While the problems of the planet are becoming more and more complicated, the solutions remain embarrassingly simple.
People should think things out fresh and not just accept conventional terms and the conventional way of doing things. ~ Buckminster Fuller
Young people around the world were raising questions about the way we were living in 1974. Throughout the nation, hippies, back-to-the-land campaigns, and societies have emerged. In his final year at the University of Tasmania, a young David Holmgren was in Australia, and he met Bill Mollison, a professor with a similar interest in ecology and human systems.
David wrote a treatise on how he thought the world should work, inspired by conversations with Bill and encounters at the garden and field sites around Tasmania. It included the seeds of a revolutionary system of design that succeeded in integrating nature, human populations, and agriculture into a single unified whole. The manuscript became part of his graduate thesis, but Bill persuaded David to publish his ideas, and more importantly.
The book Permaculture One, which was published in 1978, became the thesis. Russell Smith’s book Tree Crops: A Permanent Agriculture (1924) influenced the term coined by Mollison and Holmgren, permaculture, but it came to mean much more than just permanent farming.
When the book became very famous, Bill Mollison became highly active in permaculture. [Permaculture] is the harmonious integration of landscape, people and suitable technologies, providing food, shelter, energy and other material and non-material needs sustainably, “he eloquently described their philosophy.”
“Permaculture is a philosophy of working with, rather than against nature; of protracted and thoughtful observation rather than protracted and thoughtless action; of looking at systems in all their functions rather than asking only one yield of them” ~ Bill Mollison
Definitions of permaculture vary today. It has been defined as a way of living. Society. An ideology here. Permaculture is at its very heart a way of constructing all human structures so that they harmoniously blend with ecology. Community structures, cultural philosophies, industry, art, every aspect of human life grew to include it. What originally began as permanent agriculture ended up meaning permanent culture since much more than just agriculture was involved in the idea.
Ceiba trees host thousands of species and were known by ancient Mayans as the navel of the earth.
David Holmgren described permaculture as “consciously planned landscapes that mimic the patterns and relationships found in nature while providing local needs with an abundance of food, fibre and energy.”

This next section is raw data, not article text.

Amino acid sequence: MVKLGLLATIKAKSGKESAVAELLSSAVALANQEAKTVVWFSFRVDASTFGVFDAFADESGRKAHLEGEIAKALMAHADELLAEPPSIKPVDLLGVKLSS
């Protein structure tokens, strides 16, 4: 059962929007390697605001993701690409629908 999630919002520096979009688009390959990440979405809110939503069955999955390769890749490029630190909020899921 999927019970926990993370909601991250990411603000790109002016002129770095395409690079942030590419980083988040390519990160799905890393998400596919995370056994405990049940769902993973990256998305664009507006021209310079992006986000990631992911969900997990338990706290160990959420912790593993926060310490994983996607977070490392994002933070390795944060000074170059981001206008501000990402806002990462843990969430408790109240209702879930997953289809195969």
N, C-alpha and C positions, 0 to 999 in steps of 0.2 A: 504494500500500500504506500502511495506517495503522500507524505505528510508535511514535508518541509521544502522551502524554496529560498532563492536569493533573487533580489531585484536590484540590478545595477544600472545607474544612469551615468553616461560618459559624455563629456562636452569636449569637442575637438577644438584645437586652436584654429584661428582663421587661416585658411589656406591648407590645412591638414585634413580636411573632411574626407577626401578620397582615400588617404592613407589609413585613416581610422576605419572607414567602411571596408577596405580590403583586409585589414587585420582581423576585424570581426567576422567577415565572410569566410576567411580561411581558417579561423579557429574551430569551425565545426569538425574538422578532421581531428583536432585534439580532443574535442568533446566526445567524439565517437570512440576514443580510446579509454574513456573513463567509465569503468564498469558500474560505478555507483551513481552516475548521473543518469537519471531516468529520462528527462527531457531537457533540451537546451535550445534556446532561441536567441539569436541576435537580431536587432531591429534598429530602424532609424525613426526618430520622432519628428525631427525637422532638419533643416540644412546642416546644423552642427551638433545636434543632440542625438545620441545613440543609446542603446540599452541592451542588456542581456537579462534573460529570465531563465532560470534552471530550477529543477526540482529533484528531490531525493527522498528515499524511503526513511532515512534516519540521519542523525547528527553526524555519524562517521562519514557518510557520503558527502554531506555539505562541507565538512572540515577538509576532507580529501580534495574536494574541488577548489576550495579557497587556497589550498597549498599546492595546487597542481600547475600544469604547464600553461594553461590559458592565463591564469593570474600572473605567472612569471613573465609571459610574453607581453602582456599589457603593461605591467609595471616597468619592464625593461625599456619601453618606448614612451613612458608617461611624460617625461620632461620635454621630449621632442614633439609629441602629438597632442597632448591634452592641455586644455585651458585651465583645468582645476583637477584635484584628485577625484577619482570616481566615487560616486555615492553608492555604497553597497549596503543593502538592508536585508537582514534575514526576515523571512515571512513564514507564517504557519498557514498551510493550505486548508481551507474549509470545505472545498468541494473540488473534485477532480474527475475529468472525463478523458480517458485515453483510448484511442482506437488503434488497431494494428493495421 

It was defined even more clearly by one great instructor of permaculture, Toby Hemenway: “Transform every burden into an advantage.”
Permaculture is functional, but also creative.
After Permaculture One was published, Mollison was invited to talk about his and Holmgren’s innovative ideas at various educational institutions, and he jumped on the opportunity. To his great disappointment, he soon discovered that he was just invited to analyse and break apart permaculture at these bastions of learning, and he became disillusioned with the university system.
In response, to practise and teach the principles of permaculture, he founded the Permaculture Research Institute and an experimental farm in Australia. He developed a course that provided certification as the movement expanded. This course has been so popular and imitated in so many ways that Mollison tried without success at one time to trademark the term permaculture, although he eventually succeeded in copyrighting the term for educational use. If people choose to receive a Permaculture Design Credential, then anyone else who has one must take the PDC course.
There was a time when a teacher register was maintained by the organisation, but that is no longer the case. On the best way for permaculture education to proceed, Mollison and Holmgren disagreed. While Holmgren wanted to allow free rein and the introduction of religion, Mollison wanted to maintain full control of the curriculum and keep it scientific. Both situations, in the end, played out. The curriculum is regulated, but it is entirely up to the individual to provide the courses, and the group has done what it wants.
“This often makes it hard to find an experienced and competent teacher in permaculture, but as Mollison wrote in his book Travels in Dreams (1996):” Finally, the system is beyond restriction with hundreds in itinerant teachers turning up everywhere. Finally, stable and we have earned in geometric growth pace! Permaculture is ungovernable forever.